MANCHESTER — Two narrow, half-mile roads on either side of Main Street have become an unofficial bypass to ever-increasing rush-hour traffic here.
Maiden Lane, to the west, and Long Lane, to the east, are alley-sizedback streets with speed limits of 20 miles per hour. Houses and businesses line both, and two cars, at most, can pass each other with inches to spare.
But as traffic along Main Street -- actually Route 30 -- backs upduring morning and evening rush hours, more people are finding the lanes an easy alternative to the traffic crush.
"A lot of people are using them as a shortcut," said Kathryn L. Riley, the town's secretary and treasurer. "That way, you can miss all of the traffic lights."
At an informal work session of the Town Council last night, 18 residents tried to find a way to bring peace and quiet back to the twostreets.
Most of them were upset at the increasing traffic on theroads, saying that they were becoming less safe to pedestrians and motorists.
The council did not take any formal action last night, but Mayor Earl A. J. Warehime said a weight limit could be imposed, which would keep most delivery trucks off the roads.
The council also could erect more street lights, resurface the roadways or use the town's unmarked police car to enforce speed laws.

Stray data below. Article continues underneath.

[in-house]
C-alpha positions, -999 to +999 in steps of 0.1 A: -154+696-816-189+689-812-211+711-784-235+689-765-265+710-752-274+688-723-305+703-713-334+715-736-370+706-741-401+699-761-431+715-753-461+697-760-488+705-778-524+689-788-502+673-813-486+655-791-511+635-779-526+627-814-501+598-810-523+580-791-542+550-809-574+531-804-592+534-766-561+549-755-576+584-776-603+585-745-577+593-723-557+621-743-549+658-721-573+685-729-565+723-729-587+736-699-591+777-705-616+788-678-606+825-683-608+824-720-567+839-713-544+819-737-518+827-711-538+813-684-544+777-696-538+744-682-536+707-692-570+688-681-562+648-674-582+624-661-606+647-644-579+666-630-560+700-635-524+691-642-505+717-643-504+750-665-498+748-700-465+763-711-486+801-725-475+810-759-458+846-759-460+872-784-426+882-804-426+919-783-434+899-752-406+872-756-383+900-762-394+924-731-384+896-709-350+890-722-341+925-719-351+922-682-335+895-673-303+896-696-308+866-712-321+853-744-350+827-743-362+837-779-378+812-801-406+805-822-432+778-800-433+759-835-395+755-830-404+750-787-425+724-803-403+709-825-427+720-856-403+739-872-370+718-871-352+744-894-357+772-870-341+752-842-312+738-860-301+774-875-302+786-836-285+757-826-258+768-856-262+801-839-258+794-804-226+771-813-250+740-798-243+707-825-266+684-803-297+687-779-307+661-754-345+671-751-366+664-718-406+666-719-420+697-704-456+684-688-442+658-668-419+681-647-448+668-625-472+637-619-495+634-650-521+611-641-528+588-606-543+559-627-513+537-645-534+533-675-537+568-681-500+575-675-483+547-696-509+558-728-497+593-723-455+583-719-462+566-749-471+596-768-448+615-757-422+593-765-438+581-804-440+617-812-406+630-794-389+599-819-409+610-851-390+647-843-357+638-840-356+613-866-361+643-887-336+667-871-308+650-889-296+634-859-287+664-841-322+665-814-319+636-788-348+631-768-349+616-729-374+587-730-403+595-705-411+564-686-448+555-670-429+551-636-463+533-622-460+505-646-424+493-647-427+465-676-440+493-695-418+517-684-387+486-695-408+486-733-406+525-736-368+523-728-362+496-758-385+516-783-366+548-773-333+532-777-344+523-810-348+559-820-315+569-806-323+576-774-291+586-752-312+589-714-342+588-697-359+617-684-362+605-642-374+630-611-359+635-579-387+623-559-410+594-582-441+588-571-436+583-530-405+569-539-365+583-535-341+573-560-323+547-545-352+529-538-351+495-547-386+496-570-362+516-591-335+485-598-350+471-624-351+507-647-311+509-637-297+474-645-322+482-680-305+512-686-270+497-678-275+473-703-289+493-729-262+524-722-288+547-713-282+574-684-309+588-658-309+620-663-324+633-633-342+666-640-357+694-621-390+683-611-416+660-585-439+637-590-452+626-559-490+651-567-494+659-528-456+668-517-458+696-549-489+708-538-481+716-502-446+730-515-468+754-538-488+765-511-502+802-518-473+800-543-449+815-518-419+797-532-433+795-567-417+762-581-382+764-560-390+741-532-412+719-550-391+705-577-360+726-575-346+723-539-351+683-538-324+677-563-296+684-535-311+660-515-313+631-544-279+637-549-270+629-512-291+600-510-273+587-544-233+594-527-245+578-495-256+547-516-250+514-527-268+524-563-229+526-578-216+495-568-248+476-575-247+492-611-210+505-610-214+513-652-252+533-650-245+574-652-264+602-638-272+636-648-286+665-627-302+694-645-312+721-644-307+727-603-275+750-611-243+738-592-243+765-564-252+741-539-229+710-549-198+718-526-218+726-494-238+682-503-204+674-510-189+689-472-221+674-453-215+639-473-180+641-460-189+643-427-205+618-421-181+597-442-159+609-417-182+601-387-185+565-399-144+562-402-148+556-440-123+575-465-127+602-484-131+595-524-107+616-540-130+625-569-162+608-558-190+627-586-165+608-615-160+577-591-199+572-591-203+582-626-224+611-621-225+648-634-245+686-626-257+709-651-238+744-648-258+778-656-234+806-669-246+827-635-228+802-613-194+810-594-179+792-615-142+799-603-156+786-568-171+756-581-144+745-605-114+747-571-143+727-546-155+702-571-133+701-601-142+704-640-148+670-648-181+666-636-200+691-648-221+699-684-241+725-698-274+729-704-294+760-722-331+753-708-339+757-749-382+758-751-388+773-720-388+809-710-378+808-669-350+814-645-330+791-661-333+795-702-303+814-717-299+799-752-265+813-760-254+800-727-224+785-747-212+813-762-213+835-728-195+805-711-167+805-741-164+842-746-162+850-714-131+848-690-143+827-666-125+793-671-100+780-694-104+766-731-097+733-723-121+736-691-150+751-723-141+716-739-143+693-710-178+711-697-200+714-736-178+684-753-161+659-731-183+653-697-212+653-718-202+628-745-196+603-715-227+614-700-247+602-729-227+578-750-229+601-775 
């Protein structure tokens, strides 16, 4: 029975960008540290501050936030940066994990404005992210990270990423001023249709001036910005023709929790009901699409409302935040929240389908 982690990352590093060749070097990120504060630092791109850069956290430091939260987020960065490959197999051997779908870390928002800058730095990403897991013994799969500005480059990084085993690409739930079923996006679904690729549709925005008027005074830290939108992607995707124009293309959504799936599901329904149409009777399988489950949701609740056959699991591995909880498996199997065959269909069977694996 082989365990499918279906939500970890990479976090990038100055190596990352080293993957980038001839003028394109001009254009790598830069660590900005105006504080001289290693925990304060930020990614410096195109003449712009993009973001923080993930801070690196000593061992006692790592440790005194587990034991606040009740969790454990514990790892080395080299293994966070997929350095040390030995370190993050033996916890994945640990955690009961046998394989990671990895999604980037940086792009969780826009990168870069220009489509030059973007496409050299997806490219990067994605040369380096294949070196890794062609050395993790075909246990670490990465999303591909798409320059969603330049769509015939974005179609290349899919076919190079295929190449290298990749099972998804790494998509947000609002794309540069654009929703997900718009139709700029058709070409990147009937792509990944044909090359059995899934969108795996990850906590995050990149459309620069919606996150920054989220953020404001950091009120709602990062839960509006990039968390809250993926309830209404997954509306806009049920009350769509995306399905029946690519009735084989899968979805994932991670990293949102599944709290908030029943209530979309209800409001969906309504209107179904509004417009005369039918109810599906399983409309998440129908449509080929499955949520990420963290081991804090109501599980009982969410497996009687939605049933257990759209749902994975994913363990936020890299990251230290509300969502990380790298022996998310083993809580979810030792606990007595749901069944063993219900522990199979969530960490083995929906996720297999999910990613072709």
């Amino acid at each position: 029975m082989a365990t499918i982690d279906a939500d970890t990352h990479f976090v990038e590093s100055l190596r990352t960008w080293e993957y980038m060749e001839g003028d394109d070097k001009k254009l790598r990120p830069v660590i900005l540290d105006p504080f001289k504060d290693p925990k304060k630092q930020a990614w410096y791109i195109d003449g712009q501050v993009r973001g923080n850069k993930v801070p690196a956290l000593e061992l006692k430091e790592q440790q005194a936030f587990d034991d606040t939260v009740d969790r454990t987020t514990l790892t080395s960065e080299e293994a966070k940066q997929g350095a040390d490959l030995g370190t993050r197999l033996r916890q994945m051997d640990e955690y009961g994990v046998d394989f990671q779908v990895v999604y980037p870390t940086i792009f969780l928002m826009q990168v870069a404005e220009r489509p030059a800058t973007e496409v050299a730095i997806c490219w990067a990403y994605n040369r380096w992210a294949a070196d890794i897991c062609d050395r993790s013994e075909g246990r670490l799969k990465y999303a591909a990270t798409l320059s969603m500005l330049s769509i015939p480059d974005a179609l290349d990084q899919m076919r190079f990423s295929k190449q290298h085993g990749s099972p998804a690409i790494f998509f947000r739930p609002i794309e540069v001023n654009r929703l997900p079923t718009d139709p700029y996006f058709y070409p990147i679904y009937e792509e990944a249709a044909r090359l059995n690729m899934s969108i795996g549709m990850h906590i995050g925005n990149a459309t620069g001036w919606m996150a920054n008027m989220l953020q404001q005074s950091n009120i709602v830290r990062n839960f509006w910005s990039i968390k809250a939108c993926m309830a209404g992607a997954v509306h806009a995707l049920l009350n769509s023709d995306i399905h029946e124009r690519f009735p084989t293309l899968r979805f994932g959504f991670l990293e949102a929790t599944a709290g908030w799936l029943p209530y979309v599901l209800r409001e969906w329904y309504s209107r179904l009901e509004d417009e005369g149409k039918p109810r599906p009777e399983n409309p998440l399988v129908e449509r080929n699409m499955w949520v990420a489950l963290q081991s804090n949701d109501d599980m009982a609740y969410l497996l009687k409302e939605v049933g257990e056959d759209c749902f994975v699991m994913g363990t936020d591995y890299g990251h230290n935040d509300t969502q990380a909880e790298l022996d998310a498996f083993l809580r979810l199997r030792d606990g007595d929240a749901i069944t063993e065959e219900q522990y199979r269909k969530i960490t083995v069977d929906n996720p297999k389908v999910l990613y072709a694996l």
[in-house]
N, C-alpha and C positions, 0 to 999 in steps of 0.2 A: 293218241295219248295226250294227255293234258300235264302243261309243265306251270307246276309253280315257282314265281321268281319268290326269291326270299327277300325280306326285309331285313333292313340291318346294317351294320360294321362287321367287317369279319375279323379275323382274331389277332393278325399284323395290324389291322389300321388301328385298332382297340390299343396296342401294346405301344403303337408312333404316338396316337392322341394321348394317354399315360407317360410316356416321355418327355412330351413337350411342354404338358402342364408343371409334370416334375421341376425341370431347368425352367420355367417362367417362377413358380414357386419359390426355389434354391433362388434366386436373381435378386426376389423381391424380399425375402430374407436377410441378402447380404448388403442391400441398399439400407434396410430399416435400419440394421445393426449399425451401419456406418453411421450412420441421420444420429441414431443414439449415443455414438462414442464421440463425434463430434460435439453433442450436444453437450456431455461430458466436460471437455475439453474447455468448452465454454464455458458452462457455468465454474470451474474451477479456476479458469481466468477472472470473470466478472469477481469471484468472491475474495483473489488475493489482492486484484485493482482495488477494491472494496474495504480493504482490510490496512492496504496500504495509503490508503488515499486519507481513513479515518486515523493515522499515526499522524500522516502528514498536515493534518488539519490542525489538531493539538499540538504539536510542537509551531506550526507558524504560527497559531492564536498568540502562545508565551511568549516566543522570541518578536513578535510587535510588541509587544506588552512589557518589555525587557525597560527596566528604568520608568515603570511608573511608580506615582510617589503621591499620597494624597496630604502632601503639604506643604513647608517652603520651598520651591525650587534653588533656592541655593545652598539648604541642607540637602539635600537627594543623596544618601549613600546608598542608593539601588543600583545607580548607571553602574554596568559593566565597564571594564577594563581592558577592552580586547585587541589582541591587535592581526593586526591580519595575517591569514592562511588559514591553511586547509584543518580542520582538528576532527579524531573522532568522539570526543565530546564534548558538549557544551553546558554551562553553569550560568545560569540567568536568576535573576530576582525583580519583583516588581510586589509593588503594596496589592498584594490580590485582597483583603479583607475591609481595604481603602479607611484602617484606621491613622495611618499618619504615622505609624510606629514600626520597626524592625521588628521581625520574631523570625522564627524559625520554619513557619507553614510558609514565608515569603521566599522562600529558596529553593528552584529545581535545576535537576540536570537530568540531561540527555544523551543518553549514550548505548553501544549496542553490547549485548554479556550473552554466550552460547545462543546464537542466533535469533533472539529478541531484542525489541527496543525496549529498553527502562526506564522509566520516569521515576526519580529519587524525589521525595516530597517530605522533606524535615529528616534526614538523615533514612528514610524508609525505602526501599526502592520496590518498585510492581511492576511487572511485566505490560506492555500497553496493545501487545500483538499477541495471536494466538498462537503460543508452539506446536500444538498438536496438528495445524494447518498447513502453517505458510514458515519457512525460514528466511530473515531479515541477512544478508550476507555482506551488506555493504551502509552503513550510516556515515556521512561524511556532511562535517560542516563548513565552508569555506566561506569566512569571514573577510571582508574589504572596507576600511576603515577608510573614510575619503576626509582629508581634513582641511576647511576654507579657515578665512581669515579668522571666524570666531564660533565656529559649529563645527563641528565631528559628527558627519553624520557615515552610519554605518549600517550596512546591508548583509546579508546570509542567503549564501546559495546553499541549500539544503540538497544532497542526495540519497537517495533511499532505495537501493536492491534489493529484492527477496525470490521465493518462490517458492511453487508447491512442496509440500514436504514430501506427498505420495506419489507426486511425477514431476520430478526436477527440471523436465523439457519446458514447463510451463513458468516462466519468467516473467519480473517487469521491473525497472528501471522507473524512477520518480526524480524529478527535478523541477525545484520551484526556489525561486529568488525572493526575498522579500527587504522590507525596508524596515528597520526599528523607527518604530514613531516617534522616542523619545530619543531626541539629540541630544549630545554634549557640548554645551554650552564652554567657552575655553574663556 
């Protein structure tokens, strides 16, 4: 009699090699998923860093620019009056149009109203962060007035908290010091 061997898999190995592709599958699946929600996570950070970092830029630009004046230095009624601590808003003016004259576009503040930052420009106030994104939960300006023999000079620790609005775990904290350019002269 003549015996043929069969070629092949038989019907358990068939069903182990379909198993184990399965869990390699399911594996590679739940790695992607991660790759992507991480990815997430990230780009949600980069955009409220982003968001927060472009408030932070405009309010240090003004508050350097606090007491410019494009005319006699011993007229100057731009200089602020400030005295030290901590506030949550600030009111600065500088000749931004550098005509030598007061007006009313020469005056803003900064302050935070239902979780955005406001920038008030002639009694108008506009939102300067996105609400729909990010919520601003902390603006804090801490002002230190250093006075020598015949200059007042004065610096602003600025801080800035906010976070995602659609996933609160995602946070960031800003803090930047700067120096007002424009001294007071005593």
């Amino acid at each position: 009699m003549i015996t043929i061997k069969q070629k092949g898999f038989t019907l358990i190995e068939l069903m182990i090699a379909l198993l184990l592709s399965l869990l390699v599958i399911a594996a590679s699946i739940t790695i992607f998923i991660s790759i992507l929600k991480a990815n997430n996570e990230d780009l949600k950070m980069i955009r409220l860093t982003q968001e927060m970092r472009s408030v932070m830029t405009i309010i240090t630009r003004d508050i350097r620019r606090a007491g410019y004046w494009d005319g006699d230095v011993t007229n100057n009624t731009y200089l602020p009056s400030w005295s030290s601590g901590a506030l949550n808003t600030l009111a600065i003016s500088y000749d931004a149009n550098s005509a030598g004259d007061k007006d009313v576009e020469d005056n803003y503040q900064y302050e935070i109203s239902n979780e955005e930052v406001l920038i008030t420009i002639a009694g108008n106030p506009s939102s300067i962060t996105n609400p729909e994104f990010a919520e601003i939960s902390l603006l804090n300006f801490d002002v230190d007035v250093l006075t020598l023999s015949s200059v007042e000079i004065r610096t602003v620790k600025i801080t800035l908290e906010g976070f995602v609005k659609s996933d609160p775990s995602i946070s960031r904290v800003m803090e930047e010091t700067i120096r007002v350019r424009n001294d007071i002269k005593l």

"Our main concernis safety," said Councilman Geoffrey Black. "We can try different things out and see what works best."
Under town guidelines, the roads are supposed to be 20 feet wide. The mayor said, however, that theyhave not been resurveyed since they were laid out in 1760.
"Therehas been a lot of shifting of property lines since then," he said. "I can tell you it's not 20 feet everywhere."
One of the problems of the increased use of the roadways, residents complain, is a trafficflow that is becoming harder to handle.
Unlike Main Street, changes in regulations along Maiden or Long lanes do not require state approval, since both are town-built and maintained.
"It's up to the council to decide what to do," said David M. Warner, the town's projects administrator.
Both streets are now two-way thoroughfares. Among the options suggested last night is a proposal to turn them into one-way streets, erect more stop signs, lower the speed limit or step up police patrols.
Neither street sees more than its share of traffic violations, town police say.
"Some of the citizens have had some complaints," said Chief Donald M. Myers. "We've been writing some citations but not enough to be considered out of the ordinary."
Most of those citations are for speeding, he said.
Residents have complained to the council for months about problems along the two roads,especially along Long Lane after its northern end was extended to the parking lot of the new Sheetz store at Main Street and Route 27.
During council meetings last month, residents cited excessive speed into the parking lot and the dangers the increased traffic flow pose to children who live along the lane.